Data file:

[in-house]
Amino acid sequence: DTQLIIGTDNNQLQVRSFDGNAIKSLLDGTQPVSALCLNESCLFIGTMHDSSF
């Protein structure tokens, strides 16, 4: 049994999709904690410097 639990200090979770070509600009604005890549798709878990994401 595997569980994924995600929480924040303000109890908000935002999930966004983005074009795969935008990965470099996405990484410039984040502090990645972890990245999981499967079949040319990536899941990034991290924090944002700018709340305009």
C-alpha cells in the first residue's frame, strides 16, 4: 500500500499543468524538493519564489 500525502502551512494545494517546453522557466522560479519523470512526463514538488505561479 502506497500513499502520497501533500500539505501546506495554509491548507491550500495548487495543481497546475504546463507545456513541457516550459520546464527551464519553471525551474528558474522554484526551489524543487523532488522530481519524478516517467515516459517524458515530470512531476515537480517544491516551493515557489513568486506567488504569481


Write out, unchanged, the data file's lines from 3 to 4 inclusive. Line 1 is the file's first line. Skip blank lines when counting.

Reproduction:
């Protein structure tokens, strides 16, 4: 049994999709904690410097 639990200090979770070509600009604005890549798709878990994401 595997569980994924995600929480924040303000109890908000935002999930966004983005074009795969935008990965470099996405990484410039984040502090990645972890990245999981499967079949040319990536899941990034991290924090944002700018709340305009």
C-alpha cells in the first residue's frame, strides 16, 4: 500500500499543468524538493519564489 500525502502551512494545494517546453522557466522560479519523470512526463514538488505561479 502506497500513499502520497501533500500539505501546506495554509491548507491550500495548487495543481497546475504546463507545456513541457516550459520546464527551464519553471525551474528558474522554484526551489524543487523532488522530481519524478516517467515516459517524458515530470512531476515537480517544491516551493515557489513568486506567488504569481